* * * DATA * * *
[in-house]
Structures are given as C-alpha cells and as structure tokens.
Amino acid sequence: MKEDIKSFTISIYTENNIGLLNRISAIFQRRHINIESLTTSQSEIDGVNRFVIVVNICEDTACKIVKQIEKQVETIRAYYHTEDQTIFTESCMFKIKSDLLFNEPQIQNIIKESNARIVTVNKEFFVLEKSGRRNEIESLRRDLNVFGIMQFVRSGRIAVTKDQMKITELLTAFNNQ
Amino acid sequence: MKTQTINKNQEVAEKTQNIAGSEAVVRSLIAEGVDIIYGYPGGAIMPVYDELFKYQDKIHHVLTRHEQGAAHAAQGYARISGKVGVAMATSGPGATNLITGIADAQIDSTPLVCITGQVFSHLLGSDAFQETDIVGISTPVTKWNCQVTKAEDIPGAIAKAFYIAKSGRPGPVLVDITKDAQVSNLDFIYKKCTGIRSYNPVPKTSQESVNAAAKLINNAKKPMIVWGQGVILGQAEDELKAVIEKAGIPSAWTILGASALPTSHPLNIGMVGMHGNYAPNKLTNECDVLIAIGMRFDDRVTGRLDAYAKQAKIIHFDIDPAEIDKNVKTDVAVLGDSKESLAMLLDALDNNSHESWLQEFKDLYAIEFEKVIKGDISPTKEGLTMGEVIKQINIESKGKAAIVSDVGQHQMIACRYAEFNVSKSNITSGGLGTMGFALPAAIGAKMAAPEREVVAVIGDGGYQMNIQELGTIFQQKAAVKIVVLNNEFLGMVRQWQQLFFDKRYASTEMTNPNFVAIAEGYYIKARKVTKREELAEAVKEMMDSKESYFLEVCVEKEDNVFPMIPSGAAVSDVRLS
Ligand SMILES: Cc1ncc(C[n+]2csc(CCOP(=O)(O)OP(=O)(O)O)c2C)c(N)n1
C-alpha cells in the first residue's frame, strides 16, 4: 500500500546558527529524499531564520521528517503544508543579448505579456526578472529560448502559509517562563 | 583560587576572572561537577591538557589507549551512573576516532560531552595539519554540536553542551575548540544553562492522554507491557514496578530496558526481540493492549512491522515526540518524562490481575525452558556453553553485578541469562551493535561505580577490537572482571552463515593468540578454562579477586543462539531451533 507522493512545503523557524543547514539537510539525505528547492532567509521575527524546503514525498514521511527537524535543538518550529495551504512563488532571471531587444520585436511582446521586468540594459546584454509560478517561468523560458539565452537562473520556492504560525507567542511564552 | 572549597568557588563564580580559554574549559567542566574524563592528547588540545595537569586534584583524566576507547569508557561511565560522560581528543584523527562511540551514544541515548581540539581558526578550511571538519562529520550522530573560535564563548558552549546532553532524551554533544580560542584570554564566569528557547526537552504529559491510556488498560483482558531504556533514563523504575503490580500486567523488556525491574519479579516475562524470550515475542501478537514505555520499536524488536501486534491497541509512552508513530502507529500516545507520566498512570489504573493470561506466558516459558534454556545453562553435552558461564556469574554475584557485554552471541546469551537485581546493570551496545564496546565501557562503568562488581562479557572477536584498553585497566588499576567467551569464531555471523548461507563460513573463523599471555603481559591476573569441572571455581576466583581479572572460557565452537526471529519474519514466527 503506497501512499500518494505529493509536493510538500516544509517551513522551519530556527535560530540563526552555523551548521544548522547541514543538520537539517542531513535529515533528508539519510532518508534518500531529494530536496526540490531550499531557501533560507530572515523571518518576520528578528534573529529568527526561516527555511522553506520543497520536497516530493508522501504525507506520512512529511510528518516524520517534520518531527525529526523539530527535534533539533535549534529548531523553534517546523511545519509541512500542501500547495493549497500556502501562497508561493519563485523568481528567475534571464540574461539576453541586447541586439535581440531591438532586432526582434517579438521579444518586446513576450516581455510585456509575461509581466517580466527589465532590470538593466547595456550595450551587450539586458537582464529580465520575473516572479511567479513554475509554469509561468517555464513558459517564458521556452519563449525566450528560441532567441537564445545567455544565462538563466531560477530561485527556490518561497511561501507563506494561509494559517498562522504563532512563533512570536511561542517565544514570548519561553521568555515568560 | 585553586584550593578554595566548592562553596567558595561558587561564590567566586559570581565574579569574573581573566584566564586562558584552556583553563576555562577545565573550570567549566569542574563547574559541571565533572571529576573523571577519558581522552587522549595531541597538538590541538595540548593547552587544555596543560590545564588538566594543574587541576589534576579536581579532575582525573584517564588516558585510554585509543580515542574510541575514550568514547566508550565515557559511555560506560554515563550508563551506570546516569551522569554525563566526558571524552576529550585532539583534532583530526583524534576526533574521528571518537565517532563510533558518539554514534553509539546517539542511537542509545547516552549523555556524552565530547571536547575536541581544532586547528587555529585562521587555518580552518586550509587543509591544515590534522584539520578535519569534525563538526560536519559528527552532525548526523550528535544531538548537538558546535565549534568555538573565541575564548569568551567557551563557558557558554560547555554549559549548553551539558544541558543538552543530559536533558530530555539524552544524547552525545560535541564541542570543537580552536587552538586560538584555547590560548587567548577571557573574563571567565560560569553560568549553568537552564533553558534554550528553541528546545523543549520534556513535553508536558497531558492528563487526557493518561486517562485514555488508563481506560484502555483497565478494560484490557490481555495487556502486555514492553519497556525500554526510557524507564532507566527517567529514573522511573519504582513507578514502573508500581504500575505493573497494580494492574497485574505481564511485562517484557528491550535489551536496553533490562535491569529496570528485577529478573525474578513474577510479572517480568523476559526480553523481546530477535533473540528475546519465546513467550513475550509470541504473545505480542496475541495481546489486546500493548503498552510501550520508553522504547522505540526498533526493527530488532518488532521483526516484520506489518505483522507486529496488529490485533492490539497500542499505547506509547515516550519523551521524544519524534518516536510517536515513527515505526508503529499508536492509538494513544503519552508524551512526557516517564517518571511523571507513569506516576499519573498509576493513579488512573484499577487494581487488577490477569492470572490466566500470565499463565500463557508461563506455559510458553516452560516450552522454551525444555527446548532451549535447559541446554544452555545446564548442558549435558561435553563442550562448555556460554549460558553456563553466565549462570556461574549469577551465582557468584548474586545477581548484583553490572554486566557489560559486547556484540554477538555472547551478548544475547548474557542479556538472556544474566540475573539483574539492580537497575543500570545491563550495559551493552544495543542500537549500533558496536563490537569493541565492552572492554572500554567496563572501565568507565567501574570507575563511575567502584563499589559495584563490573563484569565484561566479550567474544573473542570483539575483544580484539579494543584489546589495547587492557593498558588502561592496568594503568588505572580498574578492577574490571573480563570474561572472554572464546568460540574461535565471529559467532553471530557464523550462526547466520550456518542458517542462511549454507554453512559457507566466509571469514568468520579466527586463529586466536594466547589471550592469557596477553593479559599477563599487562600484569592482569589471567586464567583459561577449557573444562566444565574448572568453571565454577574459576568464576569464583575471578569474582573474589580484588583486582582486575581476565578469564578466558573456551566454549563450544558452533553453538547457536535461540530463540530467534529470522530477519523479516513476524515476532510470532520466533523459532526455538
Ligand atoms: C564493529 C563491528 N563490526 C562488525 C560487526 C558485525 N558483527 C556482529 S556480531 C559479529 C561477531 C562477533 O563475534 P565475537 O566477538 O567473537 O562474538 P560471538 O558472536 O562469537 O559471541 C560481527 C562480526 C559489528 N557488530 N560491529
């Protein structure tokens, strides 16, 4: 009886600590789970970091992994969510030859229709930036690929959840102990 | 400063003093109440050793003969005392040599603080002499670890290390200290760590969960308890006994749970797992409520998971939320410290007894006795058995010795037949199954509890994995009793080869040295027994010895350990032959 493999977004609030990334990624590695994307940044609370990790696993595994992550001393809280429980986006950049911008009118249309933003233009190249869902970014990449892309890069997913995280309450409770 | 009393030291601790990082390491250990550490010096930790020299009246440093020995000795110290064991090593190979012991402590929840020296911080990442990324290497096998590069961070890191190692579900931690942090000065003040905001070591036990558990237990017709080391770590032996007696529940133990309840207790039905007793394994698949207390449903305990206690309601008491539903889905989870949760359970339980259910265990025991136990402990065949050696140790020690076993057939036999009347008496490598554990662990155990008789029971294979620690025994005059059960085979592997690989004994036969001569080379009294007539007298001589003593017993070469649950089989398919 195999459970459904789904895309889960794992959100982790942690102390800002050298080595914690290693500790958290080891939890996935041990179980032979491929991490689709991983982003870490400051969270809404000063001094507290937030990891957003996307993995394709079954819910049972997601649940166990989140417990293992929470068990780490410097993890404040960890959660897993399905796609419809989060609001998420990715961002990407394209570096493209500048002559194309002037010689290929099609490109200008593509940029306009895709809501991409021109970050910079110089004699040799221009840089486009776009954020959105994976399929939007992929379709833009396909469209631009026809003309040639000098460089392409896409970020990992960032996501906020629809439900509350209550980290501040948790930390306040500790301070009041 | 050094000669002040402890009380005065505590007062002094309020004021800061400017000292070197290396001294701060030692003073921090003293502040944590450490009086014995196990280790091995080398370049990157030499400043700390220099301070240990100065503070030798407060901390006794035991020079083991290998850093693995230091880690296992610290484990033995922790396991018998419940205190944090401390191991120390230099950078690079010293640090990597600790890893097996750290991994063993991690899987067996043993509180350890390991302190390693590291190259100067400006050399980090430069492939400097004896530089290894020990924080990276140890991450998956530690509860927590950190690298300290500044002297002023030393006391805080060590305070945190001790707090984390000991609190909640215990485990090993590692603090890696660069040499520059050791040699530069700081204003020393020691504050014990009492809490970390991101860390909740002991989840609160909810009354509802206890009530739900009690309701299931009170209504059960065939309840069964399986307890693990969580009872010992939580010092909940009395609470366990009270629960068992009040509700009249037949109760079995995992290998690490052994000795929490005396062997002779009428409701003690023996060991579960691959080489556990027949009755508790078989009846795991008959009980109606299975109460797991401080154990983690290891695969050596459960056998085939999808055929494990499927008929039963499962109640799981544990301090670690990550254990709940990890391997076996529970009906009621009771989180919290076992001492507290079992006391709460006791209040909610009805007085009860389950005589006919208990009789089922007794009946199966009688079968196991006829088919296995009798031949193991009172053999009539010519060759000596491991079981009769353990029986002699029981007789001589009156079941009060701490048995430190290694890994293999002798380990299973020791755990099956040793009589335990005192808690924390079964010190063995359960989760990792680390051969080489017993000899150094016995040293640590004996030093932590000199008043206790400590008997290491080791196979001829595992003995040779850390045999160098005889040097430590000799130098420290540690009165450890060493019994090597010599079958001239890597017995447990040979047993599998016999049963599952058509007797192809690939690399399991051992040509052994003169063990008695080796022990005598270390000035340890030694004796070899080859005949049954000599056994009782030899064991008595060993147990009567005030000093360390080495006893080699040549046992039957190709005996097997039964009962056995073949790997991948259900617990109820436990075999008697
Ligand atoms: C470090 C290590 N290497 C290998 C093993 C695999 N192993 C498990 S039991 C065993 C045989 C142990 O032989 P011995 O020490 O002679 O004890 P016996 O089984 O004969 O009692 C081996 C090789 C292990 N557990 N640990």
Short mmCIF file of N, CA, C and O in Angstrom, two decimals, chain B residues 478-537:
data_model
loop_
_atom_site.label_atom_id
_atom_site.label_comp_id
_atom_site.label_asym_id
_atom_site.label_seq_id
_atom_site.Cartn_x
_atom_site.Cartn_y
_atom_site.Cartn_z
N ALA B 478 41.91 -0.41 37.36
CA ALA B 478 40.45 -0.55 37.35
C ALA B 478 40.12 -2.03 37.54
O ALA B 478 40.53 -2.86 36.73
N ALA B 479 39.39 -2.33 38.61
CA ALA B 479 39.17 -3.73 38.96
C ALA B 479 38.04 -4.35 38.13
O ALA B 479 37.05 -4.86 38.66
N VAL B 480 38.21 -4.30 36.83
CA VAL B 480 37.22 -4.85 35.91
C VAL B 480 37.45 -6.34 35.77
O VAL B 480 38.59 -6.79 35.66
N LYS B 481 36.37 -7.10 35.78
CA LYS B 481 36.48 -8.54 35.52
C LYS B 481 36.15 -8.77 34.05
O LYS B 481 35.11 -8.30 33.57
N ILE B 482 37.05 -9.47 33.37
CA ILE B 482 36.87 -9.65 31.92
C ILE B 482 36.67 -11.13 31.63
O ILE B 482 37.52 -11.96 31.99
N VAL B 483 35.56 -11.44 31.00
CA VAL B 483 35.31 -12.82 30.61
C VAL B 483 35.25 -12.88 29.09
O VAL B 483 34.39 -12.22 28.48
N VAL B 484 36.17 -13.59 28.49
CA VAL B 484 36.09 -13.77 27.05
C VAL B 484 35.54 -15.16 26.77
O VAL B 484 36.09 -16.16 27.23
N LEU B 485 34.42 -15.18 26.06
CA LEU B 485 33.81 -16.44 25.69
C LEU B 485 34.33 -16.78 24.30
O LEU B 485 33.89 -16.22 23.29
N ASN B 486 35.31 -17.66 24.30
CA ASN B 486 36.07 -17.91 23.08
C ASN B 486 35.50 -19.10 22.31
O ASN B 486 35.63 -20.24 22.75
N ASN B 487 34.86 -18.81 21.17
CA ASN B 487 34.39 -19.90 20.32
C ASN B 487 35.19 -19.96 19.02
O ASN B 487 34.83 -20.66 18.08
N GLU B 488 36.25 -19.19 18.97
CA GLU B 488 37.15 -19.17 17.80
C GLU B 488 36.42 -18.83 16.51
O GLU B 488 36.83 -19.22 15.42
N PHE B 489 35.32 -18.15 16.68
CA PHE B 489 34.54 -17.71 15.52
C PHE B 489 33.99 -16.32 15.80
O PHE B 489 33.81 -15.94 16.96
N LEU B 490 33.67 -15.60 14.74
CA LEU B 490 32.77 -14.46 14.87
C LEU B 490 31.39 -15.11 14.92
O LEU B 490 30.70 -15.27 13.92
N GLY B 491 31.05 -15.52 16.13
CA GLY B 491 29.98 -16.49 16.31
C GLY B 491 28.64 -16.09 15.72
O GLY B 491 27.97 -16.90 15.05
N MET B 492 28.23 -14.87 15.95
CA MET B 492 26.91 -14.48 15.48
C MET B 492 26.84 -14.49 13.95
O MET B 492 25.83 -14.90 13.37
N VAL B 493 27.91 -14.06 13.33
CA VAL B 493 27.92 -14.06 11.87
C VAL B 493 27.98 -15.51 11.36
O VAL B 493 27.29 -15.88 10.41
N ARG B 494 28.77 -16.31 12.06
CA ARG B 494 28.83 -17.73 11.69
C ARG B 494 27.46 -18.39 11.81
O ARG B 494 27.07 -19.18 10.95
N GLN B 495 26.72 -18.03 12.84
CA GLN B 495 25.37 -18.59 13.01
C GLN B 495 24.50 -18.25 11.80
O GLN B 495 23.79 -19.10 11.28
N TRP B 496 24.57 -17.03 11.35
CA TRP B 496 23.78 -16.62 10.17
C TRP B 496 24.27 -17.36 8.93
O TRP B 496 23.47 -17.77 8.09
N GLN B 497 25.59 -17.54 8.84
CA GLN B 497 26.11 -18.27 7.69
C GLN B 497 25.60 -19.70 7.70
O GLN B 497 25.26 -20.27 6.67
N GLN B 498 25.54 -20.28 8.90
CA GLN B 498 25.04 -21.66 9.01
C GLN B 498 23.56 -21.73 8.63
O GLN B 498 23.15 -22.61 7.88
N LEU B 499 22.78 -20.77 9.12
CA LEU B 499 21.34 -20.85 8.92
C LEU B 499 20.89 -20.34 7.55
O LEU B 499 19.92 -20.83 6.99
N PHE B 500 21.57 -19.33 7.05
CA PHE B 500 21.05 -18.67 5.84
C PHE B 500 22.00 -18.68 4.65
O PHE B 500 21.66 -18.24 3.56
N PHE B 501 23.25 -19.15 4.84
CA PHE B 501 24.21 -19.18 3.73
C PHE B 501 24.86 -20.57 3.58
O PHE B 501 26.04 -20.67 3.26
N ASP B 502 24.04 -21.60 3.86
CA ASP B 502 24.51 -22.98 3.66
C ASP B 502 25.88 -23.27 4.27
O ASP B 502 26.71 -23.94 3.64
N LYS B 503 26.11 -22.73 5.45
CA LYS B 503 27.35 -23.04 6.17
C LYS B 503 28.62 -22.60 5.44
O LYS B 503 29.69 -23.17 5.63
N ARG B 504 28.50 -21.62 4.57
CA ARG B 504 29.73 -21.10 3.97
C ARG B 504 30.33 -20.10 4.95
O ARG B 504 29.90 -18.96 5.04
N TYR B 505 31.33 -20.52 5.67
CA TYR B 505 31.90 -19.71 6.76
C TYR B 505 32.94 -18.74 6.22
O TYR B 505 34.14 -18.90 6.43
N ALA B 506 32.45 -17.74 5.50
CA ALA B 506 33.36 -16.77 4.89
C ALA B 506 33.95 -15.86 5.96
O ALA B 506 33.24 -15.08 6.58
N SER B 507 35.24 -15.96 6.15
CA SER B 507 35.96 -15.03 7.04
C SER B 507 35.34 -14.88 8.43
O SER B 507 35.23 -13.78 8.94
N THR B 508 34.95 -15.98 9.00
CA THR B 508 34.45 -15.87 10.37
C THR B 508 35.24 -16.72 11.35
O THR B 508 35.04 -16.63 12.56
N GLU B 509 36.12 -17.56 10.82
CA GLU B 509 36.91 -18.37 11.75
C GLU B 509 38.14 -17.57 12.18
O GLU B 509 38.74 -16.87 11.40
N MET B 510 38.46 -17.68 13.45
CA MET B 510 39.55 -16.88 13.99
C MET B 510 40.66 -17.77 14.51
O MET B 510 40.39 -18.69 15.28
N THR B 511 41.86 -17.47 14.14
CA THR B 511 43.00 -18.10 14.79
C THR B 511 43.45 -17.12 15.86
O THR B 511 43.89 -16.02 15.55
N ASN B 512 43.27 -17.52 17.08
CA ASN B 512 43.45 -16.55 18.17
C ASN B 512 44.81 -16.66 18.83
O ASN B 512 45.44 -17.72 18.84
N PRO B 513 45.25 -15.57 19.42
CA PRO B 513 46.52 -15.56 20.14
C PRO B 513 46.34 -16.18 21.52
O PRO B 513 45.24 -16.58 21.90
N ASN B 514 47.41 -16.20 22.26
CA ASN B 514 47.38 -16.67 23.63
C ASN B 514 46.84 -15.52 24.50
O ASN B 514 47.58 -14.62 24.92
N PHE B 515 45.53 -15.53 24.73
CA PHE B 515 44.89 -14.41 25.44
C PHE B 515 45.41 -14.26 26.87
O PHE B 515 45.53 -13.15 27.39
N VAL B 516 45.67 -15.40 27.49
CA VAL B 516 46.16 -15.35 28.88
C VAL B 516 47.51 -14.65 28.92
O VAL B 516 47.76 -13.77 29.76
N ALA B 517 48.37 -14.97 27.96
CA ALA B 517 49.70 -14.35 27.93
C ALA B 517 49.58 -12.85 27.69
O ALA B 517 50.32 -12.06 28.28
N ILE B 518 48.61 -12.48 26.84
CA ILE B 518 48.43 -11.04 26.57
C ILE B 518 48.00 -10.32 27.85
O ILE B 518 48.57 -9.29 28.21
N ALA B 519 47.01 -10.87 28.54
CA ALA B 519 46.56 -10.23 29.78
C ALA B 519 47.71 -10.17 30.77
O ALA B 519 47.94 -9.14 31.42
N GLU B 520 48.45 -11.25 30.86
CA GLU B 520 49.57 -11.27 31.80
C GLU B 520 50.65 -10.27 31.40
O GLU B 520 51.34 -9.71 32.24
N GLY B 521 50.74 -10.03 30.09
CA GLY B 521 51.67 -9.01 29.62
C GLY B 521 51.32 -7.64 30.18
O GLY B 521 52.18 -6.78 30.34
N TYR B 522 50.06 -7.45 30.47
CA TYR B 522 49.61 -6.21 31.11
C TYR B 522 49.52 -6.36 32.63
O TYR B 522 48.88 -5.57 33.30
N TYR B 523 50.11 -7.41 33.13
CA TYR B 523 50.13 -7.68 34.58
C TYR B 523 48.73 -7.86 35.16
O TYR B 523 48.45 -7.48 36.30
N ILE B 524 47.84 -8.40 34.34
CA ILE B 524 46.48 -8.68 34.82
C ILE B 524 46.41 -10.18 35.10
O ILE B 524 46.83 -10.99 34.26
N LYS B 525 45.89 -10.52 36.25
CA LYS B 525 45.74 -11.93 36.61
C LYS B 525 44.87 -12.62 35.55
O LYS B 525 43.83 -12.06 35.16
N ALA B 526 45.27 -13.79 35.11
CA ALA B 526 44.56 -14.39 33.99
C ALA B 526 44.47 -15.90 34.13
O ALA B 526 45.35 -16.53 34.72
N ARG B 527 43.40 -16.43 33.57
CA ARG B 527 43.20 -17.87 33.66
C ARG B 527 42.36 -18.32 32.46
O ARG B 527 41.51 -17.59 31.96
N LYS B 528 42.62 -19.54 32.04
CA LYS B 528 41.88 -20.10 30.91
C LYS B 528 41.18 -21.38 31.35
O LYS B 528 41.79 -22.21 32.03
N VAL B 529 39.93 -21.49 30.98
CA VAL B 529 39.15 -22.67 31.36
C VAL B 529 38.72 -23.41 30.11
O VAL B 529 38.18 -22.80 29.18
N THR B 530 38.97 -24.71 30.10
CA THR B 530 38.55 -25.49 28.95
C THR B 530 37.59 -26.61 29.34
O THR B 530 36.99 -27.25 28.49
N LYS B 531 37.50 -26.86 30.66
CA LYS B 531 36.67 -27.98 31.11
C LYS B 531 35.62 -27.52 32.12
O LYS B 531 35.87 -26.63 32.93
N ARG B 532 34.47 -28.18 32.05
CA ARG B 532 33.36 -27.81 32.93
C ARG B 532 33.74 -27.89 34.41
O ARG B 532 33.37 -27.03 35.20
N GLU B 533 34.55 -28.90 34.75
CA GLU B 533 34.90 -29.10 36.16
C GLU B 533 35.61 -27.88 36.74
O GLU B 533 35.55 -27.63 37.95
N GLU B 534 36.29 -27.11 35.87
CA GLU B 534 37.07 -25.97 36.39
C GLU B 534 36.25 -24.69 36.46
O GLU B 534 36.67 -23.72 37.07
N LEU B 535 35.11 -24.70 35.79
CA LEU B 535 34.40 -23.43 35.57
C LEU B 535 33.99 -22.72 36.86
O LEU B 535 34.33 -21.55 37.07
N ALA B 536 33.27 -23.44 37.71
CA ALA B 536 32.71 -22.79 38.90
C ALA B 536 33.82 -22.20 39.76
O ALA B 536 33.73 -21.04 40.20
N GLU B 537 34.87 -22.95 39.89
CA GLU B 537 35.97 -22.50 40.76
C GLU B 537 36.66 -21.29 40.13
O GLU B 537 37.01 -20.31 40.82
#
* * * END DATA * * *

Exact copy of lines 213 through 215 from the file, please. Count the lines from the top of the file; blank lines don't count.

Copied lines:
CA ALA B 526 44.56 -14.39 33.99
C ALA B 526 44.47 -15.90 34.13
O ALA B 526 45.35 -16.53 34.72